When I was at school there were some subjects I just struggled to get any interest in. I would have to force myself to stay awake or at least look like I was awake while drifting off into another more interesting pursuit.
Many of us will have experienced these memories from our high school days. Students get disinterested, teachers get frustrated because very few are paying attention, and the students’ retention of knowledge remains very low in the long term.
Today we have left behind the chalk and talk culture of the “old days”, but many of us carry over the same approach to learning that our high school teachers once bored us to death with. It’s not intentional – we spit out information and pack it in to our programmes because it’s often the fastest way by which we can meet the minimum requirements for communicating content.
This default approach is hardly good enough. The discipline of marketing is based on making information compelling and presentable so why don’t we look to them for clues on how to do the same for training.
Here are some strategies from the world of marketing that can make your e-learning courses more engaging, more memorable and more digestible.
Today when people want information they generally go to Google. To overcome this unfortunate and not necessarily efficient methodology learning designers are starting to contextualize their content in more meaningful ways. What do you know about your learners’ unique needs? What expertise do you have that will help your learners apply their knowledge? How can you convince them that the content they are learning is both important and interesting? Answering these questions is the best way to establish the context behind your content.
The best teachers show genuine excitement about the subject they are teaching. It doesn’t matter what you are, if you teach, you need to become a marketer . . . if you’re not personally sold on your product, then other people won’t be either. To sharpen this interest, do your homework before embarking on a project. Do research, think about what’s at stake, and work out what it would take to convince yourself that the learning objectives are important. Once you believe in it yourself, you can focus on convincing others.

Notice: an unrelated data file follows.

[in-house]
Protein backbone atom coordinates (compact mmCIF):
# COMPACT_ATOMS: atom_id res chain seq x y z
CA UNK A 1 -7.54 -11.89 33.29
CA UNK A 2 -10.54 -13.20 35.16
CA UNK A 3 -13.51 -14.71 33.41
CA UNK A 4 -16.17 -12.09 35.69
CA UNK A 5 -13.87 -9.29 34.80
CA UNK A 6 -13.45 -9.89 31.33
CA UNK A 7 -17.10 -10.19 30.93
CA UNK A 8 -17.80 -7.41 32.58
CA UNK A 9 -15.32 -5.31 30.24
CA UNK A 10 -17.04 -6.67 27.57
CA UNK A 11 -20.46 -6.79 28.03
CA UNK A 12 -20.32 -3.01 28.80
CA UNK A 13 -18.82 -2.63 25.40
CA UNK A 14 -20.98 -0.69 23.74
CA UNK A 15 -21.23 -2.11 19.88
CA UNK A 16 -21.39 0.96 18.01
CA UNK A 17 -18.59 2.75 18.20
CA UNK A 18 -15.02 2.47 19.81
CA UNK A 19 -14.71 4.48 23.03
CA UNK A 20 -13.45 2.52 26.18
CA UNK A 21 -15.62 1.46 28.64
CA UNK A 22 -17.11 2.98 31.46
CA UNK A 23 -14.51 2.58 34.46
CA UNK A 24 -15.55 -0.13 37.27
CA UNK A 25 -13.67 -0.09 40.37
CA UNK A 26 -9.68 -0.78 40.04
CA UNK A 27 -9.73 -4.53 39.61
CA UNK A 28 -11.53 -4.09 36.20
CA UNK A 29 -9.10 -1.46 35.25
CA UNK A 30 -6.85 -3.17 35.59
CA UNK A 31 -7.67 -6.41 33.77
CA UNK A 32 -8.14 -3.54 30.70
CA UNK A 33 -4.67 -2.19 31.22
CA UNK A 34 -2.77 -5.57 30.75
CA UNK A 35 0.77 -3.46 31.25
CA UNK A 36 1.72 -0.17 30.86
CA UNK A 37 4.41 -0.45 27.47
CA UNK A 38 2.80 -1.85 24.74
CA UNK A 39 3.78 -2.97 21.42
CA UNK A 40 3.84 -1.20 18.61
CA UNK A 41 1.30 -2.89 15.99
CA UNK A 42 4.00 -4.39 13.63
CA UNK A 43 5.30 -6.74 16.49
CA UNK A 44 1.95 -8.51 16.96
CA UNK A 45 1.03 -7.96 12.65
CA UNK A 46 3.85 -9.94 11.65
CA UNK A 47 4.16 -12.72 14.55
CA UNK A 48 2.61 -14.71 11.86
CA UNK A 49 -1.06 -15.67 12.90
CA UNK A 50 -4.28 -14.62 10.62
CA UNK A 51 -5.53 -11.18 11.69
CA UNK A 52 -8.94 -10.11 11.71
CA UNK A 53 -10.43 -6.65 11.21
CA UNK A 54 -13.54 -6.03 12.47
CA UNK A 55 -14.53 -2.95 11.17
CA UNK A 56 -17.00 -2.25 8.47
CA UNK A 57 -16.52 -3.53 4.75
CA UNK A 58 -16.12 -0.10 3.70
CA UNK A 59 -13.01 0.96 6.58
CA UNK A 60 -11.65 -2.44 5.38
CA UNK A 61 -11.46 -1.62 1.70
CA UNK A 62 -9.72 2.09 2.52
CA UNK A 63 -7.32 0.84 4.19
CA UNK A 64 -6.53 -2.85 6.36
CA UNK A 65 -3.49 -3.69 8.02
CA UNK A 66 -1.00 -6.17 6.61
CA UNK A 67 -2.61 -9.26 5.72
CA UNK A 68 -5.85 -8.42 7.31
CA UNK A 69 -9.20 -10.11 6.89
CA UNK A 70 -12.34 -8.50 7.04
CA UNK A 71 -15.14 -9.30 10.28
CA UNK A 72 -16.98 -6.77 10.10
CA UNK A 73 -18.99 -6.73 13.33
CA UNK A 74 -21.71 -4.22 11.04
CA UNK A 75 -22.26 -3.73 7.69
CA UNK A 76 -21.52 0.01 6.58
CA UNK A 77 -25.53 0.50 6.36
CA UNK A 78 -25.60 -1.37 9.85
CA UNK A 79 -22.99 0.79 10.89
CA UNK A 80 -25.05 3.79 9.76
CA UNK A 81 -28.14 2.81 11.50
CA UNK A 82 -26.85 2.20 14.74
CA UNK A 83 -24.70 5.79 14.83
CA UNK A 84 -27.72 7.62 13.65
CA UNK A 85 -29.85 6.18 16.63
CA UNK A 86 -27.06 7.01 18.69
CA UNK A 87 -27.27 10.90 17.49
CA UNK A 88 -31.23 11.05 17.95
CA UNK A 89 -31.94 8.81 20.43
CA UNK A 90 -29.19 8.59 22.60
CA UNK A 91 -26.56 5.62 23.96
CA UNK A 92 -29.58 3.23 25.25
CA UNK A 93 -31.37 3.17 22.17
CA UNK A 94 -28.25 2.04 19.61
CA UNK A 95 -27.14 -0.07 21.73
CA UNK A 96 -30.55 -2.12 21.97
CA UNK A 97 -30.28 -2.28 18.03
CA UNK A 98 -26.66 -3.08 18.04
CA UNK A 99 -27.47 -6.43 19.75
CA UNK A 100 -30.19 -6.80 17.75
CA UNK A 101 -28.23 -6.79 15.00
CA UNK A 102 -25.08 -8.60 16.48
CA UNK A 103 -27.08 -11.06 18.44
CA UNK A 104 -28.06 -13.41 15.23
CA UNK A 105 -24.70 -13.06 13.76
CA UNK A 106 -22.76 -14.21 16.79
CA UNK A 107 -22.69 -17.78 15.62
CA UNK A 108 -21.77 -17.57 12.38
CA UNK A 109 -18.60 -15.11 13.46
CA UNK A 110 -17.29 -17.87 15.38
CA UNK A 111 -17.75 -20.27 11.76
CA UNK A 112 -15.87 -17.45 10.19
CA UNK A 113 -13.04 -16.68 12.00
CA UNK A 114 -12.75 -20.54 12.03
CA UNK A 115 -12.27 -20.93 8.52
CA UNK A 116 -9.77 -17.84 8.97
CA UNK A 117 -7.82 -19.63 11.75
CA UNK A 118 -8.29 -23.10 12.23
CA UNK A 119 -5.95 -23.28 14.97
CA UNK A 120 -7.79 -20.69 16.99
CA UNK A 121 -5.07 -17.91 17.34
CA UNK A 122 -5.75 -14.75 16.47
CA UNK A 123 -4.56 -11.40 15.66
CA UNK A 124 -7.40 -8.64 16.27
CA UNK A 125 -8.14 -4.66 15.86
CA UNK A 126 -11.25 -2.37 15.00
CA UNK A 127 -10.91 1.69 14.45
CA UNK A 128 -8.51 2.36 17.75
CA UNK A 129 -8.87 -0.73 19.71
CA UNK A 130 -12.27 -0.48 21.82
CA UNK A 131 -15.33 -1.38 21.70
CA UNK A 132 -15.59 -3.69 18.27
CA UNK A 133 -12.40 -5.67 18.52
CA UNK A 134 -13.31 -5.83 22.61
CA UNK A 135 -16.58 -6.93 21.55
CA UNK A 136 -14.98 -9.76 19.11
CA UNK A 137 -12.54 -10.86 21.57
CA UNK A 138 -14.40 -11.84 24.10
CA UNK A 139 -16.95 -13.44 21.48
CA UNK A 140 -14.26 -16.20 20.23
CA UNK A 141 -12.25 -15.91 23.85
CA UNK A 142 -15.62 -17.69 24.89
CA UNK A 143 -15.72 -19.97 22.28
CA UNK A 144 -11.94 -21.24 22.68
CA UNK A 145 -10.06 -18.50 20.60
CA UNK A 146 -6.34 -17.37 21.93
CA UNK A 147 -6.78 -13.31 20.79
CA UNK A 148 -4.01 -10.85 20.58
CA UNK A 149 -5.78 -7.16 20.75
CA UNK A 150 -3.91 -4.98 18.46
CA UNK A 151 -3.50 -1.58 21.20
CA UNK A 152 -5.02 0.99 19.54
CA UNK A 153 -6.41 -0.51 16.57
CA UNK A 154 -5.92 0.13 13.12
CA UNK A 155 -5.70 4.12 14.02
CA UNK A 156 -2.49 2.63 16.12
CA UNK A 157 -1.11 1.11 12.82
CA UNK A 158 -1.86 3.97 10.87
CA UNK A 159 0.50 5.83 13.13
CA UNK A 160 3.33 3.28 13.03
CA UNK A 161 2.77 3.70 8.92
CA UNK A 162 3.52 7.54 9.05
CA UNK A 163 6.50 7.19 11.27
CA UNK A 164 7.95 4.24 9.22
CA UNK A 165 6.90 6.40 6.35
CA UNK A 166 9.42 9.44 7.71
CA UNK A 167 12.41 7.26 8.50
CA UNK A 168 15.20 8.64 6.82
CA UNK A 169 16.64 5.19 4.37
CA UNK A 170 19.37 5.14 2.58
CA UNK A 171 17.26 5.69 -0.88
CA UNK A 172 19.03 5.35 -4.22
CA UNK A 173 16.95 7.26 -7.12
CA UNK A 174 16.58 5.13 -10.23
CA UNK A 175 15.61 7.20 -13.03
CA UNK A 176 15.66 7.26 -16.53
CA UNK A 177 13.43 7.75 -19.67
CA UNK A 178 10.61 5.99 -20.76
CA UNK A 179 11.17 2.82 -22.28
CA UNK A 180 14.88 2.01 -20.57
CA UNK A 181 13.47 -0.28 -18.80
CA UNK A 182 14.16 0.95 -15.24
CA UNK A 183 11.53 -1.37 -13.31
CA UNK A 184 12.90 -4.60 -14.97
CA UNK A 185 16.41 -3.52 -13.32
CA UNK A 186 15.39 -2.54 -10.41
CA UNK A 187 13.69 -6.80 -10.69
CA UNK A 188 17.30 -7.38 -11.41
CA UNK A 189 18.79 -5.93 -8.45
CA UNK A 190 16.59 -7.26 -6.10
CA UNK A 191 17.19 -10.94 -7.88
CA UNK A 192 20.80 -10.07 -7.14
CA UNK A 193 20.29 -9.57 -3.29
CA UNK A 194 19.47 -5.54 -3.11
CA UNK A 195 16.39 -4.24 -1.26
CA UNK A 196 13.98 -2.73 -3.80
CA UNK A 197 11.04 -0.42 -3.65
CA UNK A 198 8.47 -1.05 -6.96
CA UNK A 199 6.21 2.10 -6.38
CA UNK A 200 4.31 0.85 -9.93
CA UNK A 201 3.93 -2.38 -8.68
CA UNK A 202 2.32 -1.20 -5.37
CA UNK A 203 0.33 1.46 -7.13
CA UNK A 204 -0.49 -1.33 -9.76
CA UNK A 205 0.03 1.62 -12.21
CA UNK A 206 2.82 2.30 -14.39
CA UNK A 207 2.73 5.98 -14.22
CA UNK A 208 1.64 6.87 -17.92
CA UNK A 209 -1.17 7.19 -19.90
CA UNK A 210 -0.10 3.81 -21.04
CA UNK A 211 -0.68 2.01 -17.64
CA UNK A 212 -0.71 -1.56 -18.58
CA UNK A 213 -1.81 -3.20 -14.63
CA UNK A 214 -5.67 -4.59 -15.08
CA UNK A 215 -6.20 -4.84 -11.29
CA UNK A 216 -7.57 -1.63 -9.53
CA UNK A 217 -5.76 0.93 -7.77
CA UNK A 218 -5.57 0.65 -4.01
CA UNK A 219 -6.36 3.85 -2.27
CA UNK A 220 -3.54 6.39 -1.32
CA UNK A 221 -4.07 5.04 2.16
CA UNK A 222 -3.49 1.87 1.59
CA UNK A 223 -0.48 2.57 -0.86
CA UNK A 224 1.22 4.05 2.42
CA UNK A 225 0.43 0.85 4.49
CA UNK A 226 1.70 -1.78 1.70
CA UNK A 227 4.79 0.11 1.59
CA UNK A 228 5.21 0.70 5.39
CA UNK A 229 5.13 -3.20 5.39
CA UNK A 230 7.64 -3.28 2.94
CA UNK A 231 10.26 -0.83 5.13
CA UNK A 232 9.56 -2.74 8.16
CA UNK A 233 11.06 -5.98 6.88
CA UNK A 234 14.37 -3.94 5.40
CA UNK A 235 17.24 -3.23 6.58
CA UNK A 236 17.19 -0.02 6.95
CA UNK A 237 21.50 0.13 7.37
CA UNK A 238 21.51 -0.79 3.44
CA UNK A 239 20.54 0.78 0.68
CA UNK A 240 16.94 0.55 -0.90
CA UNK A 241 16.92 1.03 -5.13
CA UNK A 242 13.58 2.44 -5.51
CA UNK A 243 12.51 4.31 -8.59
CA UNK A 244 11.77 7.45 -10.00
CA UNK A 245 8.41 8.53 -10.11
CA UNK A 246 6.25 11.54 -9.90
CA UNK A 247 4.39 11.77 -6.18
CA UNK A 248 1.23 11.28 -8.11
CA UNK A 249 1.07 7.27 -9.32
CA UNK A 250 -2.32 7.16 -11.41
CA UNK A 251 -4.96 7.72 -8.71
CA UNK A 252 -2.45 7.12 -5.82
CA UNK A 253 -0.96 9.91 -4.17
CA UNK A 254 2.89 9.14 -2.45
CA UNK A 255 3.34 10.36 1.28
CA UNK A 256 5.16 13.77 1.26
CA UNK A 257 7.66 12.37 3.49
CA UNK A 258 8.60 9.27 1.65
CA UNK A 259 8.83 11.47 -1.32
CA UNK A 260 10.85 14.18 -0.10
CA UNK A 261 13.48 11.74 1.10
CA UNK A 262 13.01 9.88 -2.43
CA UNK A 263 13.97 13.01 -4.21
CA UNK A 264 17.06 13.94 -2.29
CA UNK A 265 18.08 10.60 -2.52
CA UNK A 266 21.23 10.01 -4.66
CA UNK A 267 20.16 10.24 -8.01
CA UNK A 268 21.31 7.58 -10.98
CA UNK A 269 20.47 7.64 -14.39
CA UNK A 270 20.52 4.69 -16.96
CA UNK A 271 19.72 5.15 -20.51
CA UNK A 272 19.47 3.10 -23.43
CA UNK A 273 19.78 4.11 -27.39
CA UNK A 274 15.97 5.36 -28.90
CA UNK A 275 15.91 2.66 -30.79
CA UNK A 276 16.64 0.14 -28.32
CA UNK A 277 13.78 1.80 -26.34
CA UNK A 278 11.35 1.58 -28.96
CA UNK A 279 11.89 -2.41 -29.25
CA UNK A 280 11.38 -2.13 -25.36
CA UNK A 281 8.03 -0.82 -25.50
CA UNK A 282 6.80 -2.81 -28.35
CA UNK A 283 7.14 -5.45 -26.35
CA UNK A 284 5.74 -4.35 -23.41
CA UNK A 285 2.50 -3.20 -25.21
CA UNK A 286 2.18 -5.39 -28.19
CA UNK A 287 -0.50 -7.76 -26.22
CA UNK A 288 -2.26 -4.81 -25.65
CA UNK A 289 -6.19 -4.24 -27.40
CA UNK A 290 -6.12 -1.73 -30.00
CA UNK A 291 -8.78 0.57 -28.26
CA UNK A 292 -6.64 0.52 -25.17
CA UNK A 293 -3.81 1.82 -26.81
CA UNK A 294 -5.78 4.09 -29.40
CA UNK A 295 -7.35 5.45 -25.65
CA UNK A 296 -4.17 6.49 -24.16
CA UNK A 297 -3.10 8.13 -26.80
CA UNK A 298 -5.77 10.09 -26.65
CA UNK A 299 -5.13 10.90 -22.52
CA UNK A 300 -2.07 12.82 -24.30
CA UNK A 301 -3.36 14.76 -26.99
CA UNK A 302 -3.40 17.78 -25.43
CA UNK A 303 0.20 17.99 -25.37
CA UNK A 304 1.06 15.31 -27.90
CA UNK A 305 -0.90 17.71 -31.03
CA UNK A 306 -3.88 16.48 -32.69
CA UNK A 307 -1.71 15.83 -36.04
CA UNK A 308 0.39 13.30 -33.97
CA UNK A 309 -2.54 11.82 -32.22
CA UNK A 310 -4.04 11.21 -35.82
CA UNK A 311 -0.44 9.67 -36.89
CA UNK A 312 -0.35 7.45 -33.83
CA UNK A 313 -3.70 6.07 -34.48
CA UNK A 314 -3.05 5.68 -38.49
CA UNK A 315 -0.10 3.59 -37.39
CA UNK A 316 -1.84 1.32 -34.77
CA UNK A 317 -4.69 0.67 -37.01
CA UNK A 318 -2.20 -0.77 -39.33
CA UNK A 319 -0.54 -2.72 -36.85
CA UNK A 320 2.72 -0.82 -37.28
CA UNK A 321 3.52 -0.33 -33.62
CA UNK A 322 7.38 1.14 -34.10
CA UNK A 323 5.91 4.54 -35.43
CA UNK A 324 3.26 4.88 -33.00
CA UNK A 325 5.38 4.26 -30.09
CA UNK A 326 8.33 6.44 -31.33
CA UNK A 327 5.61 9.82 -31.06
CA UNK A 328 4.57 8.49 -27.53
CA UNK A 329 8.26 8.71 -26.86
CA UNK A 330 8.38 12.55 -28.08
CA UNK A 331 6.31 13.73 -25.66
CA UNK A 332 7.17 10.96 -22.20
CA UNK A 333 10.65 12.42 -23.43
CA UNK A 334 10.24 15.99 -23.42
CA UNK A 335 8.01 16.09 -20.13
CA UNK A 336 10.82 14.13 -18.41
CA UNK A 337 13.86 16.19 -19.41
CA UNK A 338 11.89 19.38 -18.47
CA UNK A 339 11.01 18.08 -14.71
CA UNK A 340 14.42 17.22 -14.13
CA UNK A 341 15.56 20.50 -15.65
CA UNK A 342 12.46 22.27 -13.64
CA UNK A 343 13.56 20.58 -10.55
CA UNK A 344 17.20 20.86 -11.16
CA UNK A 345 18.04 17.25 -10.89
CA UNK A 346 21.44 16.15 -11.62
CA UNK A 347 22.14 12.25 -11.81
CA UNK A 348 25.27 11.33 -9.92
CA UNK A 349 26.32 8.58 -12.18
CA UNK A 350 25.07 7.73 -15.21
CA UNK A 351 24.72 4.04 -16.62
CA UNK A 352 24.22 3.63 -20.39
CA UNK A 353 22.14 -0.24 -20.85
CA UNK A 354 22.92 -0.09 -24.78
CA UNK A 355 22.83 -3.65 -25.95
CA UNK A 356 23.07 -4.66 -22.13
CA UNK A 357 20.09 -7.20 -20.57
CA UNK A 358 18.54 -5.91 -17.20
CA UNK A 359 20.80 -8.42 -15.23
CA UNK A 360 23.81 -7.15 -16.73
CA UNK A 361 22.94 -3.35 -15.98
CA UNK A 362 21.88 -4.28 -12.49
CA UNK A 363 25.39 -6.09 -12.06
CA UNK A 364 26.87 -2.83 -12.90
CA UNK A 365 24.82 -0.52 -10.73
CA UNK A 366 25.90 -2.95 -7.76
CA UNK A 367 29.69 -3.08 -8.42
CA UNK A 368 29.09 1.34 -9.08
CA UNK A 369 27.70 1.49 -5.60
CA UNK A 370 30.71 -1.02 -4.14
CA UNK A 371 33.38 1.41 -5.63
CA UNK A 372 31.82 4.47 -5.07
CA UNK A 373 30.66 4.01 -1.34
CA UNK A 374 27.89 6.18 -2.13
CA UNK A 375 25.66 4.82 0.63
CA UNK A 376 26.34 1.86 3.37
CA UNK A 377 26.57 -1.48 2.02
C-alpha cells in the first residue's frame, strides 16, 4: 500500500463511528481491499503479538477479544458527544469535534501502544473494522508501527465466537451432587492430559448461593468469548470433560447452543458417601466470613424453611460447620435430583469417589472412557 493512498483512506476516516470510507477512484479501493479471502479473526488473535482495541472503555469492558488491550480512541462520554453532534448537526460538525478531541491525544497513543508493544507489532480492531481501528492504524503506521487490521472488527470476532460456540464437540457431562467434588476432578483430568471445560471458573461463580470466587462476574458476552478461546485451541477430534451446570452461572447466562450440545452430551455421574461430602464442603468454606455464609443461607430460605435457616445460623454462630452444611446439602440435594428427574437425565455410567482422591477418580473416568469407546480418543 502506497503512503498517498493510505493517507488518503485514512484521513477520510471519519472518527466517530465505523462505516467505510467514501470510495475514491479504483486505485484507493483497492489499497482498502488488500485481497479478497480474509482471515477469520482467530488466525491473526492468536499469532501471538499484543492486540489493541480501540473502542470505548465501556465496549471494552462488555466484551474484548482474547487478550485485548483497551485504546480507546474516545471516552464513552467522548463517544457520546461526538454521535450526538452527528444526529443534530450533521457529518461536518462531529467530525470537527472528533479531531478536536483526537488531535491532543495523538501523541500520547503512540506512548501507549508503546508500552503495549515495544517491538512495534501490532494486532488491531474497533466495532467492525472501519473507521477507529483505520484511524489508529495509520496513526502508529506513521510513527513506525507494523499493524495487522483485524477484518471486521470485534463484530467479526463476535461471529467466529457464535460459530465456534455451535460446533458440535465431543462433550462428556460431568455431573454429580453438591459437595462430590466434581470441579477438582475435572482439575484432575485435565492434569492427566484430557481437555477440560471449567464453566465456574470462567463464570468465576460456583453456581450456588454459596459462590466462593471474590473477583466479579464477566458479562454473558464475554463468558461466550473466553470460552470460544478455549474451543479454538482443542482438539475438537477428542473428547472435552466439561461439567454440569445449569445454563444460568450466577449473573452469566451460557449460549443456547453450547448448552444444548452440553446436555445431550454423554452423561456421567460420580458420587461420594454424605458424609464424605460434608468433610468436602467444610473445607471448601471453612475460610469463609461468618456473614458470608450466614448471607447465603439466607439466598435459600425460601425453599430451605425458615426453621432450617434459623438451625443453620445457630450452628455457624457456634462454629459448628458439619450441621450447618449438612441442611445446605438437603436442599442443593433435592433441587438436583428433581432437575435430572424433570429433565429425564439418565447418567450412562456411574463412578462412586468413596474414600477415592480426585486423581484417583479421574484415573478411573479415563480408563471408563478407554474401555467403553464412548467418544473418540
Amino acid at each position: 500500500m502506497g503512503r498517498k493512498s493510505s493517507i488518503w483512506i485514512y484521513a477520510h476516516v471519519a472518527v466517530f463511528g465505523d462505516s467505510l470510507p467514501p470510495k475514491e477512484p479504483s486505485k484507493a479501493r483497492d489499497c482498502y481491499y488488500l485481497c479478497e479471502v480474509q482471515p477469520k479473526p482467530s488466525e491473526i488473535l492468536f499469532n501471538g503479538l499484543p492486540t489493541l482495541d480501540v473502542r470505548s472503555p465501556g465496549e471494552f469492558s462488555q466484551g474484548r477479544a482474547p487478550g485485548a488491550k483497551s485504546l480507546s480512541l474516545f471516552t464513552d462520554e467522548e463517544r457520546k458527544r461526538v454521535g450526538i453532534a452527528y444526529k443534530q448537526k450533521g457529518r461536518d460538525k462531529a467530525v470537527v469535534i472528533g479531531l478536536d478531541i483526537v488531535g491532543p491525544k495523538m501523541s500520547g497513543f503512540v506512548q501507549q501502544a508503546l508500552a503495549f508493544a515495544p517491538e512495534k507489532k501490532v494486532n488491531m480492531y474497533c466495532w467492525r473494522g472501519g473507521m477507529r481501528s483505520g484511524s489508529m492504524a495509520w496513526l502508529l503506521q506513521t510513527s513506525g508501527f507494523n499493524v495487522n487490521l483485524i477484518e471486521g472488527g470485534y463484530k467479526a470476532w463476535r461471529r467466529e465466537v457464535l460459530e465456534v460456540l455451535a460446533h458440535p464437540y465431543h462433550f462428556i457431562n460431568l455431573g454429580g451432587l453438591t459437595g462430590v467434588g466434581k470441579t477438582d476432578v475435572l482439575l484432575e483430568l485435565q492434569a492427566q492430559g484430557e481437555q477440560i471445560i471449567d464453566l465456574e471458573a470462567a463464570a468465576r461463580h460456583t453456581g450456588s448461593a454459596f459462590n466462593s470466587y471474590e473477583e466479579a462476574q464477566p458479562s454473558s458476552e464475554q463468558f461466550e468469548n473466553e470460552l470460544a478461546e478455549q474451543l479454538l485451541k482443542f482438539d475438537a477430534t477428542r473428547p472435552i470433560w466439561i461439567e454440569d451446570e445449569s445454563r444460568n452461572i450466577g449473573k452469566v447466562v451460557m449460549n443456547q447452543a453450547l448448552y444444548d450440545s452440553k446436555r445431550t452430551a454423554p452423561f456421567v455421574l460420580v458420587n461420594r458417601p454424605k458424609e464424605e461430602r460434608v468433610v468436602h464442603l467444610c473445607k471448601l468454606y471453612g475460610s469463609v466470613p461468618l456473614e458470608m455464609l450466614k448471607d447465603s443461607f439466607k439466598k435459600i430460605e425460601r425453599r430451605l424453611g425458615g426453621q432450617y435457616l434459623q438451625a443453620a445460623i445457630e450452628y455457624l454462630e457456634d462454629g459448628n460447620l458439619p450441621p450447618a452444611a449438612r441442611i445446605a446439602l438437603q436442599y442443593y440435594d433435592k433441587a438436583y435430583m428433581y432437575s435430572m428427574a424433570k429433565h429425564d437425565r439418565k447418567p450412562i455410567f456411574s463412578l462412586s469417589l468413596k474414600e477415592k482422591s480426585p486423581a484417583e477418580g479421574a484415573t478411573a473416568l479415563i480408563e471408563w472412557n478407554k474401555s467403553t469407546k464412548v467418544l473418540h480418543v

Human beings have incredibly short attention spans these days. Digital marketers know that in order to get their message across, they need to keep things brief. The advent of just-in-time learning has highlighted the importance of “short and pertinent”. Get to the point quickly and only use content that is really relevant to the learning objectives. Forget huge blocks of text and 15 minute videos, they don’t measure up any more.
Marketing in the digital age is a juggling act that involves many different types of media. To capture attention it’s best to have a diverse marketing strategy that includes traditional methods like print ads and billboards, but new options like online ads, social media engagement, blog content, and video are just as essential. Likewise, incorporating a variety of media in an eLearning environment breaks up the flow of information, giving learners much-needed breaks and opportunities to interact with the material in different ways.
Marketers are experts at identifying and optimising the expectations and needs of their target audience, and if learning designers can do the same, they will be able to create courses that better capture the needs and expectations of their audience better than ever before.
The field of marketing has a lot to offer the field of learning design, especially when it comes to eLearning. As the pace of our digital media consumption increases, the pace, interactivity, and diversity of our eLearning models must also grow.